Now that the nights are dark and cold and temperatures have dropped to the point where hats and scarves are required, the mind starts to wander towards holidays and getting away.
I have to admit, seeing Christmas decorations and TV adverts in mid November is also adding to my desire to get away too!
I have a number of trips planned:
A trip to Preston coming up to see Jon Richardson, that should be fun.
A trip to York to catch up with Titchy Feet’s family from Australia. That will get me thinking about warmer climes too!
I have committed to running a half marathon in Las Vegas next November, a place I have never been to and somewhere that I never really had any desire to go to but, now that I am pencilled in, I am quite looking forward to the idea.
For the family holiday next year my thoughts are jumping between:
I promised Titchy Feet that I would take her to New York one day. The pressure is on on this one as my daughter’s friend was taken to New York by her family and absolutely loved it. She bumped into the filming for one or my daughters favourite TV shows, Impractical Jokers, and so the pressure really is on to beat that!
I have always fancied going to Italy for a holiday. I know that I didn’t really enjoy my time there when I did my grand tour, but I think I just picked the wrong ,industrial areas to drive through.
As I work with a lot of people from Costa Rica, I have a load of options to stay there and the diving would be great for my daughter who recently passed her PADI tests.
A Greek island trip as it may be great value and it I bloody love gyros.
Up with the larks I was at the ferry terminal before most of the employees of DFDS and so I was first in the queue to get boarded. I picked a seat right in the nose of the ferry and watched like a dog waiting at the front window of its house awaiting its owner to return, except I was desperate to see the famous white cliffs again.
I won’t bore you with my drive home, I have probably bored you enough already. But let me summarise the trip the best I can.
– I loved the freedom of going where I wanted, when I wanted.
– I loved visiting history spots and feeling like I was surrounded by the echos of the past; Mierlo, Bastogne, Normandy.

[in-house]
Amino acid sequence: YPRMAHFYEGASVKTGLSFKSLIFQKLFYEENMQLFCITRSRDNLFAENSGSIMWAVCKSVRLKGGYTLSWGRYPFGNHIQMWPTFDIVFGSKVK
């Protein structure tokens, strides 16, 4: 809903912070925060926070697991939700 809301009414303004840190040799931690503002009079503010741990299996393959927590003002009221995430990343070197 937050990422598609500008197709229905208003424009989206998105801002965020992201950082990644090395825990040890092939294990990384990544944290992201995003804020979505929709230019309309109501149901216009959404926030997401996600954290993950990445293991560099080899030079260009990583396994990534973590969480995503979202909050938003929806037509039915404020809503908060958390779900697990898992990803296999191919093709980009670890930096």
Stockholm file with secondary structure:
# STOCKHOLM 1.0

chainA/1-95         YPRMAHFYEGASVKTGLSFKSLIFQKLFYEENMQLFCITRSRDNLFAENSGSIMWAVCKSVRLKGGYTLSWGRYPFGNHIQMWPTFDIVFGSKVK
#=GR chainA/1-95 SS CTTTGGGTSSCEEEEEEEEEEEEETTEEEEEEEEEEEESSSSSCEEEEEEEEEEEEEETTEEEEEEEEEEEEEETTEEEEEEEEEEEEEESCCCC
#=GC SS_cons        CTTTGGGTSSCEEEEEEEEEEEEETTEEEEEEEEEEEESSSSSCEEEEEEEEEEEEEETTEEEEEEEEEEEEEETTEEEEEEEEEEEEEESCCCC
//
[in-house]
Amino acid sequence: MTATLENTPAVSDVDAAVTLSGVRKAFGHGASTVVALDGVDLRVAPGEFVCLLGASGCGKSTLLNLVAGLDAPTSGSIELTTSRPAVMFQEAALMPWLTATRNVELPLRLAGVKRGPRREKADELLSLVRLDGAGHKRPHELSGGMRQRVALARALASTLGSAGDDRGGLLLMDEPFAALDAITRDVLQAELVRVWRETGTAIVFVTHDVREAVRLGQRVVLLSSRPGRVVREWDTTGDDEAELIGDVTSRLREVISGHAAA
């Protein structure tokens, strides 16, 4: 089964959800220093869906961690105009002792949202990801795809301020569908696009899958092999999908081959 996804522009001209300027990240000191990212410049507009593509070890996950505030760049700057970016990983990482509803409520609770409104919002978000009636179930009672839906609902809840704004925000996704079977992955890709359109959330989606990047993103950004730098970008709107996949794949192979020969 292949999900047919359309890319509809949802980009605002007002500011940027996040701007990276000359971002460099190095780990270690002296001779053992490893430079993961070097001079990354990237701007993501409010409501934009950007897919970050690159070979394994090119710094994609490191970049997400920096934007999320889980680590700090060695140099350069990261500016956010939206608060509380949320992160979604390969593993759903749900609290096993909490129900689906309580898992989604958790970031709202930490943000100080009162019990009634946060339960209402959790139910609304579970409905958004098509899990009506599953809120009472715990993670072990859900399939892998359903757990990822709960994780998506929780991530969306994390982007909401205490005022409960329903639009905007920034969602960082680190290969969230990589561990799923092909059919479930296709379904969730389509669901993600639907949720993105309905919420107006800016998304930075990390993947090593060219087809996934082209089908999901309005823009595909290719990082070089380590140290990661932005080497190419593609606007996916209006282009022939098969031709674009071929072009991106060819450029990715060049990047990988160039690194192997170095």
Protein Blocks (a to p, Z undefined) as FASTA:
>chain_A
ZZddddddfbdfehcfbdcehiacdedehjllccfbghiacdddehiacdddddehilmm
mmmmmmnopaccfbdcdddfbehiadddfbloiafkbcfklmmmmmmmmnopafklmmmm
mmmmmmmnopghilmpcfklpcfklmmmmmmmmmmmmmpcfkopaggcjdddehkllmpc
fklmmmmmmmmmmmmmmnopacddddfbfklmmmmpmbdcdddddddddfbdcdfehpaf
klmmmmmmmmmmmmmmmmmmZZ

– The drive from Italy back into France was amazing.
– I met some really nice people and saw some amazing characters.
– I did too much driving and not enough viewing. I should have stopped at villages and wandered around rather than seeing places at 30 mph in my car.
– I wish I had spent more money on toll roads and given myself more time to get out into wherever I landed each night and bought meals. I like food, but ended up eating tins of meat from the UK or supermarket cheese and bread. I only had two bought meals in restaurants.
– I wish I had planned more and worked out what I wanted to see and the route ahead of the trip so I could spend more time taking in the sights and people around me and less time looking at maps and Googling routes!
I packed up the tent and said my au revoirs to my little French friend in the campsite reception. I am not 100% sure that he understood a single word I said, but I was happy that I had tried my best.
I was heading home the next day and so needed to be near Dunkirk for an early ferry. I hate being under pressure for time so for once I knew where I had to be that night in order to be able to sleep comfortably.
I had plenty of time and so decided to swing by the famous Pegasus Bridge in Ranville. It is the on the easternmost section of the D-Day invasion area on the River Orne. Three gliders landed 100 meters away from the bridge and captured it intact; taking the German garrison totally by surprise. By capturing and holding the bridge, it prevented the German forces from reinforcing the landing areas with armour during and after the invasion.
The landing of the gliders so close to the bridge, giving the vital element of surprise, was described as the greatest flying achievement of the Second World War. Just next to the bridge was a small café that was, and still is, owned by the Gondree family. It was said to be the first building liberated on D-Day.
Arlette Gondree (the daughter of the owner on D-Day and who was there as a child herself on D-Day) owns the café today and her daughters run the show. It is a hot bed of memorabilia and a meeting place for veterans. I had to visit this place and take a look but was cautious as the reviews on TripAdvisor were not the best. Apparently the owners were sick of people taking photographs of the family and the memorabilia and were not scared to remind you of the photography ban they have put in place. It’s their café; they can do that if they like, no problem.
I went in with my camera respectfully packed away and my phone in my pocket and politely smiled when I got to the front of the queue ready to place my order. “NO PHOTOS” was barked at me by the most charming lady behind the counter, ‘Urm, yes, I wasn’t going to take any photos, sorry’. Being English, I felt like I had to apologise for doing nothing wrong.